According to the proprietor's daughter, who was the one running the shop with her family, they hailed from China, and Dong Bei is one of the pioneer Chinese restaurant in Kuala Lumpur. This restaurant is situated among a whole stretch of Chinese restaurants, serving an array of Chinese cuisine of different origins, from Szechuan to Teochew food. Dong Bei is literally translated to East-North, referring to a region in Northern part of China, or better known as Manchuria (the old name).
She explained to us (or rather, warned us) to brace ourselves for the slightly spicier than normal Chinese fare, resembling Szechuan's offerings, but a notch below (thankfully!), in the Hot-o-Meter. This is because the province mentioned above experiences quite a cold climate, hence requiring the extra heat from all the chillies and peppercorns.Refreshing, cooling herbal concoction promises to soothe the throat ... or douse the flame
Without further ado, the lady (girl?) placed two glasses of herbal drinks, most probably "Yeung Sam Sou" (a type of wild ginseng?) with red dates. Oh well, in preparation for the hot stuff?Salad of raw beancurd strips with julienned cucumber and coriander
An appetizing amalgam of flavours, the salad consisted of tossed raw beancurd strips (imported from China, not available in Malaysia) with cucumber, and coriander as garnishing. No mayo was sighted (duh ... ) but some chilli oil with a faint hint of garlic was used to erm, lubricate the greens. A light and wholesome appetizer, with slight crunch, albeit oilier than your usual healthy salad.Roasted (or stir-fried) pork ribs with salt and pepper
The small cutlets of spare ribs stir-fried with some red and green chillies, with adequate amount of chilli oil were savoury, but a little salty. And if you leave the meat to bask in the oily sauce, you're guaranteed to experience well-soaked ribs, bursting with chilli oil. Not spicy, no worries.Wood Ear Fungus stir fried with carrots and spring onions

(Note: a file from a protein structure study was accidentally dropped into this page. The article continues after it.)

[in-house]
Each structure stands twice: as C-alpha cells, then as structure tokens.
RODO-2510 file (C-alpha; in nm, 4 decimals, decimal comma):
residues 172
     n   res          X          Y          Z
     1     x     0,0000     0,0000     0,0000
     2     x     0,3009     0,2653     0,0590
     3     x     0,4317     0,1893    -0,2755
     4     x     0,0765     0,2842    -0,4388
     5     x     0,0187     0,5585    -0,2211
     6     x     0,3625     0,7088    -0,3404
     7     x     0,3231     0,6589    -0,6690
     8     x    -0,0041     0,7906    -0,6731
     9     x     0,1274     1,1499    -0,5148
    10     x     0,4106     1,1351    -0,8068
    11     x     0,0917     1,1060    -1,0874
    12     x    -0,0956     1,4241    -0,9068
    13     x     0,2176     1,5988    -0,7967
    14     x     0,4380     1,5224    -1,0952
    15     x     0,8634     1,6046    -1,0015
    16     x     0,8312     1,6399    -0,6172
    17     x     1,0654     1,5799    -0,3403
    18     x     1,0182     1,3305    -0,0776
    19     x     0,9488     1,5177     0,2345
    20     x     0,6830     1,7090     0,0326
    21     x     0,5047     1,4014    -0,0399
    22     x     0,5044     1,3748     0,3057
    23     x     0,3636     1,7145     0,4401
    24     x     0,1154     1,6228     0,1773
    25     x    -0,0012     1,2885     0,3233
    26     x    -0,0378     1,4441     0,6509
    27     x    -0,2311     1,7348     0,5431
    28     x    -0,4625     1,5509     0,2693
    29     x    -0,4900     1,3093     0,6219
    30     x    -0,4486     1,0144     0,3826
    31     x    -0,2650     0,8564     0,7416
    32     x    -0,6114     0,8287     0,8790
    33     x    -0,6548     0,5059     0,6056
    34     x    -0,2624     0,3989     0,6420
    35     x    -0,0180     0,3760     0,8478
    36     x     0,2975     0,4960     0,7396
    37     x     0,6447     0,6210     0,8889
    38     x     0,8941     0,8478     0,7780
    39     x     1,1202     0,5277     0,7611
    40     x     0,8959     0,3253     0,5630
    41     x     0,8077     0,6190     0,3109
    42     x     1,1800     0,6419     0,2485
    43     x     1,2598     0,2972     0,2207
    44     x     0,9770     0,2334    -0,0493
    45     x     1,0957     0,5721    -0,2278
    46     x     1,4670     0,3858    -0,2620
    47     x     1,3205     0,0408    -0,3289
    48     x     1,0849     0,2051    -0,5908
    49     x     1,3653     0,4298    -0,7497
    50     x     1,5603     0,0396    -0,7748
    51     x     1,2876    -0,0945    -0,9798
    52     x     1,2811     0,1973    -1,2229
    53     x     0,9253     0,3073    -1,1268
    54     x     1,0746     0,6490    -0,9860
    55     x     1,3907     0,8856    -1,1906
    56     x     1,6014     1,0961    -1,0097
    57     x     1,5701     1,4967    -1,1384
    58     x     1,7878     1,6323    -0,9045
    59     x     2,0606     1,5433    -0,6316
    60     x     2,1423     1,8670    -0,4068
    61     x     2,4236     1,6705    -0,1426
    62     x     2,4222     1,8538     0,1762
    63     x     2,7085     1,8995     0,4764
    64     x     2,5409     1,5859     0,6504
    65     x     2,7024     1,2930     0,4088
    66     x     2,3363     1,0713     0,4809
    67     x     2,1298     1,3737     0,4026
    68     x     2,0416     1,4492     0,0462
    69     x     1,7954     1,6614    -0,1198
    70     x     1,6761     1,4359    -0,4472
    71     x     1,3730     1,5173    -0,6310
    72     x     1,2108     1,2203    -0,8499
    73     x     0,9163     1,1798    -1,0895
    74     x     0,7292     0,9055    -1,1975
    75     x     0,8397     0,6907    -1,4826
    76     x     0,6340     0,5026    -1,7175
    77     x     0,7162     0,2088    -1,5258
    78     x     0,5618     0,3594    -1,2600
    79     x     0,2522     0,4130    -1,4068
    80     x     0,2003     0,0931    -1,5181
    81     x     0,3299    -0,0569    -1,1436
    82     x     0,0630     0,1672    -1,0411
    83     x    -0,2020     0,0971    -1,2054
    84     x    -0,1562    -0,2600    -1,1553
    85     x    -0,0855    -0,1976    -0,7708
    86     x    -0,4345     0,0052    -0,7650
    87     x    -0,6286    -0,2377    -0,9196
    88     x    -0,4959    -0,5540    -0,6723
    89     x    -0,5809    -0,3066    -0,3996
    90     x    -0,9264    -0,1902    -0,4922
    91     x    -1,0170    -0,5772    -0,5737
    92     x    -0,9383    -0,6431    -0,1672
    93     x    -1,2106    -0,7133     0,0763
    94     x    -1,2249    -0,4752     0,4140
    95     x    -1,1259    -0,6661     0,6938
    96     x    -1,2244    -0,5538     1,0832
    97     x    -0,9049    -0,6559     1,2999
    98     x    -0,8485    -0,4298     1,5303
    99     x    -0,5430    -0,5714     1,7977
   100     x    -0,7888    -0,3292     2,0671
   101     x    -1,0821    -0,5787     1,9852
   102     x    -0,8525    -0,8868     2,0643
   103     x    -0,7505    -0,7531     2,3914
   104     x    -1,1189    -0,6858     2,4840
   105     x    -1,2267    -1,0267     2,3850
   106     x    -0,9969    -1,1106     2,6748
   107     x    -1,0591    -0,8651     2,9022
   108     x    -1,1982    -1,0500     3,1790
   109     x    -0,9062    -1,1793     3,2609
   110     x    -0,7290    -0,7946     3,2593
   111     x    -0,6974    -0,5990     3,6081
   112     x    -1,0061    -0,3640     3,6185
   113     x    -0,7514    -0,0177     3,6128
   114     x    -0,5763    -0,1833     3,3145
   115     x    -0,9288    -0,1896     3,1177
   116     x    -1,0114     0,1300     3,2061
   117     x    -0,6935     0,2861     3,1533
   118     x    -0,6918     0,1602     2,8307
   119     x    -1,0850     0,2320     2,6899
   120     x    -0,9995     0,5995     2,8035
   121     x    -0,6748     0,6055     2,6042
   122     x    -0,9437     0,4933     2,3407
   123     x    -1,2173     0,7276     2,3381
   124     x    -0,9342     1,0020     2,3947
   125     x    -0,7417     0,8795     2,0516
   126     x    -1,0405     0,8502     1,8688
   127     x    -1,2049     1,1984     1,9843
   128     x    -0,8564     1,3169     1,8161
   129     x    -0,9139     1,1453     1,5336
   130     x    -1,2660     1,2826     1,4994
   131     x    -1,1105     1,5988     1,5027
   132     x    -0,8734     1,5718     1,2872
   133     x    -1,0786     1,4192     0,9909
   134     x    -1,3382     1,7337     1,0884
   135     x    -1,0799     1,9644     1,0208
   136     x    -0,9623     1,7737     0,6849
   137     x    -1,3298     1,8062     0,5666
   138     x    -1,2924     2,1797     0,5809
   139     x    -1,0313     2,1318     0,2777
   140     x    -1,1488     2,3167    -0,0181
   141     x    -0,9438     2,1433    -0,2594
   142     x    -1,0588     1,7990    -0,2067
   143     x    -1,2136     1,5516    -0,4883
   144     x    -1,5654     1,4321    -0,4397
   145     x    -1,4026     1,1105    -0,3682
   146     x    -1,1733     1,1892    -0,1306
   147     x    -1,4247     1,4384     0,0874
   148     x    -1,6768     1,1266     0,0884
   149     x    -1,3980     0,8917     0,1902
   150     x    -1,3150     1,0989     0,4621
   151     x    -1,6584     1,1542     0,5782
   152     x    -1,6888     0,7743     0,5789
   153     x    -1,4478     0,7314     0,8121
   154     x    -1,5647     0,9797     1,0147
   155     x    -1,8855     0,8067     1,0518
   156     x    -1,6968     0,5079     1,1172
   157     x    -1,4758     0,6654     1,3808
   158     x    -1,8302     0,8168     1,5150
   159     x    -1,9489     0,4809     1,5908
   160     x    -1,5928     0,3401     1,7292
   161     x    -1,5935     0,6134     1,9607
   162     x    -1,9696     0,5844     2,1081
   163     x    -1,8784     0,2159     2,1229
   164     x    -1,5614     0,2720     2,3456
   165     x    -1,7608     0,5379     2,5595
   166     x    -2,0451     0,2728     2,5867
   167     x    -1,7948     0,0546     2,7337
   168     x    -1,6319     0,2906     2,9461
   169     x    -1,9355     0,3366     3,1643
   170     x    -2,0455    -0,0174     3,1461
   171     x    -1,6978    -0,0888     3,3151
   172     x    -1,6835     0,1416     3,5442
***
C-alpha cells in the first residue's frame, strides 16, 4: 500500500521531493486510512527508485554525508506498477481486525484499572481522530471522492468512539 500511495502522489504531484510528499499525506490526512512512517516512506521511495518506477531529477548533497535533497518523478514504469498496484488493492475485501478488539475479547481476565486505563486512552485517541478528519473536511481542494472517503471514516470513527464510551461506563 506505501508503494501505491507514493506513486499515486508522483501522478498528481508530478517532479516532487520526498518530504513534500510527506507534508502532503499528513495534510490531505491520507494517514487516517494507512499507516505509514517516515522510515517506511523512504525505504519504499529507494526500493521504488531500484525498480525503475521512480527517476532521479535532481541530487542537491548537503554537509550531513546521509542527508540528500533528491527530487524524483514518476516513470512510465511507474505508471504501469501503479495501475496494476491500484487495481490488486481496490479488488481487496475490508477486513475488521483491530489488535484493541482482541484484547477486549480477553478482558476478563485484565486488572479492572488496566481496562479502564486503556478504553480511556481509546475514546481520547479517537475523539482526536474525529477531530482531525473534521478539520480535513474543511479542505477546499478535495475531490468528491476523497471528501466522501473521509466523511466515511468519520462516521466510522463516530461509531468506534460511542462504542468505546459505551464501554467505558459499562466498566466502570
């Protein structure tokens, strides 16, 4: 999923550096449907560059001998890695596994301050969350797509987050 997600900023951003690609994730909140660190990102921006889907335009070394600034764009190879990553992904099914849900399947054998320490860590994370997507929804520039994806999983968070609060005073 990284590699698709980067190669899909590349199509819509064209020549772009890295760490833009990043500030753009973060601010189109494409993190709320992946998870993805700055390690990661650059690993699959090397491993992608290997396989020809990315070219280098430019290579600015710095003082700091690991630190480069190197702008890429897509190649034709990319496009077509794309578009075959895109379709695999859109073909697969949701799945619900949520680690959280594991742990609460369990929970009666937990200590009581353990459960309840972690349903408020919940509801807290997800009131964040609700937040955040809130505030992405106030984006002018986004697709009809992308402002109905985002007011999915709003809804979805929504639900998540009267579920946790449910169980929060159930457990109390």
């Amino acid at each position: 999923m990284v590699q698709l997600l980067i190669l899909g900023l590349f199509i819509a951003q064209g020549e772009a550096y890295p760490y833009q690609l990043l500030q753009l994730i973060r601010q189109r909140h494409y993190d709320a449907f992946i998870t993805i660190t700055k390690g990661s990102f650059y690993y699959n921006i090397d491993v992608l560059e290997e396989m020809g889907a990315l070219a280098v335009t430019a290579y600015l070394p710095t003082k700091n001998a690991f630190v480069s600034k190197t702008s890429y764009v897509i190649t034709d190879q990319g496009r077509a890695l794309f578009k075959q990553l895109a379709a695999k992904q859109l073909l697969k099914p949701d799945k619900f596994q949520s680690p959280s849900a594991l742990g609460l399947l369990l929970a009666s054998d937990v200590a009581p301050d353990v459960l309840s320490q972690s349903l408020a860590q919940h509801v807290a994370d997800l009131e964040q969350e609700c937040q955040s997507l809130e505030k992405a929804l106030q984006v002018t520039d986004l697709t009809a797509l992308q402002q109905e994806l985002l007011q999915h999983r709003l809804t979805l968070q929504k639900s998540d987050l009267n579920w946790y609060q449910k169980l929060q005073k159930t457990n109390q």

The wood ear fungus (Muk Yee) is imported from Northern China, and delivered a crunchier bite compared to local's produce. It was indeed true, and this simple vegetable dish was a delight to relish, crunchy and flavourful. My favourite dish of the evening. And what's more, NOT too oily to boot.Ma Lat Chicken Wings
Szechuan food aficionados will swear by the Ma Lat chilli paste, an ultra spicy, tongue-numbing concoction of the hottest dried chillies and peppercorns imported from the Sichuan province. But at Dong Bei, the heat has been toned down, probably to deviate from the resemblance to Szechuan food.
But still, the Ma Lat chicken wings served in a big, simple steel bowl, came in a generous portion, definitely meant for sharing. The chicken meat was tender, and bursting with flavour, but the peppercorns and dried chillies combination may prove to be slightly intimidating to some. I can stand the spiciness, but I just can't stomach the greasiness. At the lower part of the dish, large bean sprouts and cucumber strips were drenched, and drowned in the spoonfuls of chilli oil. If you're one who avoids oily food, this may be the ultimate bane of a dish.
All in all, the spread reminded me a lot of Beijing's food. Especially when their signature dish, the "Water-Cooked Fish" (Sui Zhu Yue) is also widely and proudly served in most Beijing's restaurants. You'll be forgiven for thinking the fish is a humble dish cooked in soup, or water for that matter. But in reality, the fish is submerged with OIL, lots and lots of oil. The oil is supposed to maintain the smoothness of the flesh, and not meant to be drunk. But the sight of a whole fish "swimming" in oil will definitely deter a healthy eater. We were not served this dish, for a whole fish can feed a family of four.
They're opened for business everyday, from 12pm to 12am, EVEN on Chinese New Year. Imagine that. Sorry, no prices for the dishes, as the meal was FOC. Muahaha ... Thanks, Jason!
Location : 280, Changkat Thambi Dollah, Off Jln Pudu, 55100 Kuala Lumpur.
Tel No : 03-21487694.